The Washington PostDemocracy Dies in Darkness

California bars public schools from using ‘Redskins’ as team name or mascot

The Washington Redskins logo is seen on the field before the start of a preseason NFL football game in Landover, Md.  (Nick Wass)

California is now the first state in the nation to prohibit public schools from using the name “Redskins” as a team name or mascot.

Gov. Jerry Brown, a Democrat, announced Sunday that he had signed legislation called the California Racial Mascots Act, which prevents the use of the name starting Jan. 2, 2017, because many Native Americans find the term offensive. It gives schools that use the name — there are four of them in the state — time to phase out its use, the Los Angeles Times reported.

Two Native American leaders, Oneida Indian Nation Representative Ray Halbritter and National Congress of American Indians Executive Director Jackie Pata, both leaders of the Change the Mascot advocacy group, issued a statement that called on the National Football League to force the Washington Redskins to change the team’s name. It says:

“This landmark legislation eliminating the R-word in California schools clearly demonstrates that this issue is not going away and that opposition to the Washington team on this issue is only intensifying. The NFL should act immediately to press the team to change the name.”

In July, a federal judge ordered the cancellation of federal trademark registrations owned by the Washington Redskins, owned by Dan Snyder, but the team can still appeal before the ruling takes effect.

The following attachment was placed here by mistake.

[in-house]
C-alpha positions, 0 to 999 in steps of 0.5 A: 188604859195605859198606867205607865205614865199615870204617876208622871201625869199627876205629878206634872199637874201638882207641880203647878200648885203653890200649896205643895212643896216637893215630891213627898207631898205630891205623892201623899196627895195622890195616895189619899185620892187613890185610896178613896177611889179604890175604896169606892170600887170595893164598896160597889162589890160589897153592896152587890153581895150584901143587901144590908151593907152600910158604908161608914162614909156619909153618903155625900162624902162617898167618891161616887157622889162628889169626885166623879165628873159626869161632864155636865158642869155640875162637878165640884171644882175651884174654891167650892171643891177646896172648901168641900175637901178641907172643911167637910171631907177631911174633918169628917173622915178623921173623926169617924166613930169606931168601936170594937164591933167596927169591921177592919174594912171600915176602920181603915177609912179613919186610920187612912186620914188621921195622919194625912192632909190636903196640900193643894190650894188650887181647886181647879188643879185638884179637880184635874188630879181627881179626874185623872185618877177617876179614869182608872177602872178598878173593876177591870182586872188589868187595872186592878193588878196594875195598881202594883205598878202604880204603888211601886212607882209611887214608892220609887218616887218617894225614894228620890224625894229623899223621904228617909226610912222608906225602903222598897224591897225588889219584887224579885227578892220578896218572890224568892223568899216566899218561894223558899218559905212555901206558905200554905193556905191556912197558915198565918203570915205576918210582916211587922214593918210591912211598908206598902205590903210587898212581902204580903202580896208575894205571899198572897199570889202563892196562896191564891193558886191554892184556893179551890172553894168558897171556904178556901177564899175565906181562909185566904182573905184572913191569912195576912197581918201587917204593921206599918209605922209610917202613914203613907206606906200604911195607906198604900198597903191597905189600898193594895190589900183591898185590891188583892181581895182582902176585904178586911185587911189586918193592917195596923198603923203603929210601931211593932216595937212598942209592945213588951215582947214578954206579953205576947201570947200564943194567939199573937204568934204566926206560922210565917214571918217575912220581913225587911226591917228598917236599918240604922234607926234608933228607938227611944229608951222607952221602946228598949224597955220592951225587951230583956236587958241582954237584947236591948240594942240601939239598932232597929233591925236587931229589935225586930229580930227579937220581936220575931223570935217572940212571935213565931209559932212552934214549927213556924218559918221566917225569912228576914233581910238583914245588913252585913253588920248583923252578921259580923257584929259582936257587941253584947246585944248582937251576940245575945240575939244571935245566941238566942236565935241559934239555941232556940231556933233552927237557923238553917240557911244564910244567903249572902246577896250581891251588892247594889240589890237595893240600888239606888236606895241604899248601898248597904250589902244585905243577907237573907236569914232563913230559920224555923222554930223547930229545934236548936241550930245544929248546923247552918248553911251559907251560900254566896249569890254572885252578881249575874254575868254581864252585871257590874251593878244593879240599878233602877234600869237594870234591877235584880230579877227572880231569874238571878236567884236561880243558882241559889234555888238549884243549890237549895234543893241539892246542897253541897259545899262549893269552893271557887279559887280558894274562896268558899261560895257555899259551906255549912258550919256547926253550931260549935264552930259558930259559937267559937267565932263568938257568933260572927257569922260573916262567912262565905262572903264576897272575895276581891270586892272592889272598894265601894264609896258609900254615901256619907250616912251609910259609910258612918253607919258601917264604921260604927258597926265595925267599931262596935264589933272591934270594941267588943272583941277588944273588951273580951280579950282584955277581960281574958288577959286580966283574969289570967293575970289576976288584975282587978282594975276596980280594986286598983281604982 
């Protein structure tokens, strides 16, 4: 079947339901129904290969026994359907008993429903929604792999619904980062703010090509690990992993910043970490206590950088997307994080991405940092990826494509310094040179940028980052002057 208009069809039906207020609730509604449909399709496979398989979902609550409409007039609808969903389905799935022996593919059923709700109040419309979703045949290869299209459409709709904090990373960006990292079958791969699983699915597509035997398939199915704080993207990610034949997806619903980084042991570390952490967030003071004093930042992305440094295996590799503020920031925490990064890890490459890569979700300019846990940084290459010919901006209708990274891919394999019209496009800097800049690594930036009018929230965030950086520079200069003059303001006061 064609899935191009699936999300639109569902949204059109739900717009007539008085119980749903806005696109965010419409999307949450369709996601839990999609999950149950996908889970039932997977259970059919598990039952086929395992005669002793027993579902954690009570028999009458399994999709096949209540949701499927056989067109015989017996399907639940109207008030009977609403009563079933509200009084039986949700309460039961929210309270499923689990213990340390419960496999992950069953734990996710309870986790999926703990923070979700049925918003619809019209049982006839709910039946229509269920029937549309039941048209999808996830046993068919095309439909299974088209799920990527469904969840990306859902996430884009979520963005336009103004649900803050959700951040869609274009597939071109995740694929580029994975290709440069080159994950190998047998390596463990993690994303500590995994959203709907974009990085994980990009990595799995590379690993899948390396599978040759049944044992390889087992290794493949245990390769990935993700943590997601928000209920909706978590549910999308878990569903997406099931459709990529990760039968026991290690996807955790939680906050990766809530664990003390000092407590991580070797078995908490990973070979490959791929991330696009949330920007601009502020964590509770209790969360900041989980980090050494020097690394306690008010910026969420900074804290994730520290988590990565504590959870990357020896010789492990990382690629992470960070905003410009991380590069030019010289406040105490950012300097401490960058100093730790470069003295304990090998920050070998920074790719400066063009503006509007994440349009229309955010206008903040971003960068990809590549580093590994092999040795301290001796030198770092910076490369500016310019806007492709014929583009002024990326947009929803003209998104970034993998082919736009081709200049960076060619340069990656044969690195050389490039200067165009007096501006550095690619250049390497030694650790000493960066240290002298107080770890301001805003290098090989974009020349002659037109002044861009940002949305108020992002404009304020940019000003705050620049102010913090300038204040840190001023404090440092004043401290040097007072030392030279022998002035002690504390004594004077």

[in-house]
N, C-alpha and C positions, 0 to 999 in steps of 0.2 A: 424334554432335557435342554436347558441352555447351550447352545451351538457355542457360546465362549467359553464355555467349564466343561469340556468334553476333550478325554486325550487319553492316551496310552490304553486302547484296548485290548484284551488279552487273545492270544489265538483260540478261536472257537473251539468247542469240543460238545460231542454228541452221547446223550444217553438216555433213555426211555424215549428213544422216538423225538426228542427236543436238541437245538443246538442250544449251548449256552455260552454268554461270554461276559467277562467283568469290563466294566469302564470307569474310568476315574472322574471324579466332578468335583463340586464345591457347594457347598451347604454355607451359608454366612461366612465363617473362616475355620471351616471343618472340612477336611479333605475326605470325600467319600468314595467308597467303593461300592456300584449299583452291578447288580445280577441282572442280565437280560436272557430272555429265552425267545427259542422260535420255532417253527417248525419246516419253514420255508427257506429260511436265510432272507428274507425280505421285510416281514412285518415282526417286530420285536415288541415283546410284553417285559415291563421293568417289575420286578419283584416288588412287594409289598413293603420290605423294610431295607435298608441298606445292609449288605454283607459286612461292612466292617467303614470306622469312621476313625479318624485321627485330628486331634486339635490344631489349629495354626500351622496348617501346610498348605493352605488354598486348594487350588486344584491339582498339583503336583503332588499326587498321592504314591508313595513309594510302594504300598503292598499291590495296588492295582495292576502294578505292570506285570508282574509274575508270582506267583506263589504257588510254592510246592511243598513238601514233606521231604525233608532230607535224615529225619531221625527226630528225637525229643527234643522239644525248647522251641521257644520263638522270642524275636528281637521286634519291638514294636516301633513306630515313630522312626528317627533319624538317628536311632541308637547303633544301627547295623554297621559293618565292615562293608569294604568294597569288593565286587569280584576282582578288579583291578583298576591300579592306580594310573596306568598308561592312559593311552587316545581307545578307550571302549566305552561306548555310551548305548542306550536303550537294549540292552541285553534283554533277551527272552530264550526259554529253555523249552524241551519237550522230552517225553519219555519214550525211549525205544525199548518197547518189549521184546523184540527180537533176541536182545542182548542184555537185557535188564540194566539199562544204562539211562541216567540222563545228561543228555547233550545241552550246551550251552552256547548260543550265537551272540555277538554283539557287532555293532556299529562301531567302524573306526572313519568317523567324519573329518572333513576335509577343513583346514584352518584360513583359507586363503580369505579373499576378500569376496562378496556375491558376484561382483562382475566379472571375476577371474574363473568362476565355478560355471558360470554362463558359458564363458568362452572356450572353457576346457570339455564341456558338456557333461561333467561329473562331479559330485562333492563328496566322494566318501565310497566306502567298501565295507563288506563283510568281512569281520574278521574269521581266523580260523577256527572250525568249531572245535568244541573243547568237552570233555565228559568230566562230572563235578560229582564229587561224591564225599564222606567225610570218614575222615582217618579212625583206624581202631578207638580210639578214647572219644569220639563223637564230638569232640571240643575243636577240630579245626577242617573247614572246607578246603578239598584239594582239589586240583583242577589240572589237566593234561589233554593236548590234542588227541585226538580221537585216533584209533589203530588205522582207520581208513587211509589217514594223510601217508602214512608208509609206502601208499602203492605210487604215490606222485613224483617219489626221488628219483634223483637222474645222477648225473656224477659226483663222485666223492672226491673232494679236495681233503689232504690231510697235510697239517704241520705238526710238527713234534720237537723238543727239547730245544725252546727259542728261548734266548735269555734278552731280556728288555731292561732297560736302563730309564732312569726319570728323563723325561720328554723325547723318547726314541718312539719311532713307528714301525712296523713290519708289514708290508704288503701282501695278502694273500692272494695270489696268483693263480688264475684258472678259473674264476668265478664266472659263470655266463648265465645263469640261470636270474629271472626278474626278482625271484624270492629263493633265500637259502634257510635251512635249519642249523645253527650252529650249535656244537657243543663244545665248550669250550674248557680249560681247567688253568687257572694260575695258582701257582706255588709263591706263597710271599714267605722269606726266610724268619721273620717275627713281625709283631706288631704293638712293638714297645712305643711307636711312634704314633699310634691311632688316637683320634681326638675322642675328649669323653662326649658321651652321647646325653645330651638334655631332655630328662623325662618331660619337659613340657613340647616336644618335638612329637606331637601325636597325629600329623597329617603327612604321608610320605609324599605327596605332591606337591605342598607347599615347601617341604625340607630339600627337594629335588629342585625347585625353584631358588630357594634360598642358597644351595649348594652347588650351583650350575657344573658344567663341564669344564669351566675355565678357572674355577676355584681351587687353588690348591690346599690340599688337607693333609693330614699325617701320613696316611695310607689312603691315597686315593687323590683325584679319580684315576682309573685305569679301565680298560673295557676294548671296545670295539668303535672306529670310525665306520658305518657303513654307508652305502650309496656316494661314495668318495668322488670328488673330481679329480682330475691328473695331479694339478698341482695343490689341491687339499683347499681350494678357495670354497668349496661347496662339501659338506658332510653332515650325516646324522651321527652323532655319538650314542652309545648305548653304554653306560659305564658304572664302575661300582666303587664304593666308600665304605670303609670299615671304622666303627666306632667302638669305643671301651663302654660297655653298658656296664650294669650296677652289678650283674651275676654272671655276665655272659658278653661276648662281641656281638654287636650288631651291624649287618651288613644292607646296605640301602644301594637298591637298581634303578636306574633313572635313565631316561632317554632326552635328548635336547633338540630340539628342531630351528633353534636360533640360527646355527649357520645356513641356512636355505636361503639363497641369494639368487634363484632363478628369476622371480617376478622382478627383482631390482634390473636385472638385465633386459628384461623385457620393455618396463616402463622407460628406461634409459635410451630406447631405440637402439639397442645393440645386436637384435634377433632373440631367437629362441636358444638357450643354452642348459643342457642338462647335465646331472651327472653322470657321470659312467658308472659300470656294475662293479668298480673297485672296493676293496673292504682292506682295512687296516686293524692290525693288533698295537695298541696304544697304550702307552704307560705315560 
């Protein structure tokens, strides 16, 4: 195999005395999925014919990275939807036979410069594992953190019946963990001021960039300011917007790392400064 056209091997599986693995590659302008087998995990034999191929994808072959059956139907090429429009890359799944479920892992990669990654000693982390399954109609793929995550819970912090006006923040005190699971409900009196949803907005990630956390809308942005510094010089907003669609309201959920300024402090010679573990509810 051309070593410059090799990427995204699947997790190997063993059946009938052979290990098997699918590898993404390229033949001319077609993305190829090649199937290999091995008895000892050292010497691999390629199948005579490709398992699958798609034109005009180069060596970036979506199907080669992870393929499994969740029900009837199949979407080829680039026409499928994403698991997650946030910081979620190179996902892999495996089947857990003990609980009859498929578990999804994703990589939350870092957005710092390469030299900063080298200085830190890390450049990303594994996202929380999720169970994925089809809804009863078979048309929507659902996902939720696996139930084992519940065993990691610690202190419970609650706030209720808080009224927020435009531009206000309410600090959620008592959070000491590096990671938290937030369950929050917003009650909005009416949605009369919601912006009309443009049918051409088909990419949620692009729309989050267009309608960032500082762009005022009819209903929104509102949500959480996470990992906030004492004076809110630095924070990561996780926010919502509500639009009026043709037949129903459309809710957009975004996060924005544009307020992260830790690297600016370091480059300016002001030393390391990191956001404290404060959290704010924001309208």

The California Racial Mascots Act says in part:

(a) The use of racially derogatory or discriminatory school or athletic team names, mascots or nicknames in California public schools is antithetical to the California school mission of providing an equal education to all.
(b) Certain athletic team names, mascots and nicknames that have been used and remain in use by other teams, including school teams, in other parts of the nation are discriminatory in singling out the Native American community for the derision to which mascots or nicknames are often subjected.
(c) Many individuals and organizations interested and experienced in human relations, including the United States Commission on Civil Rights, have concluded that the use of Native American images and names in school sports is a barrier to equality and understanding, and that all residents of the United States would benefit from the discontinuance of their use.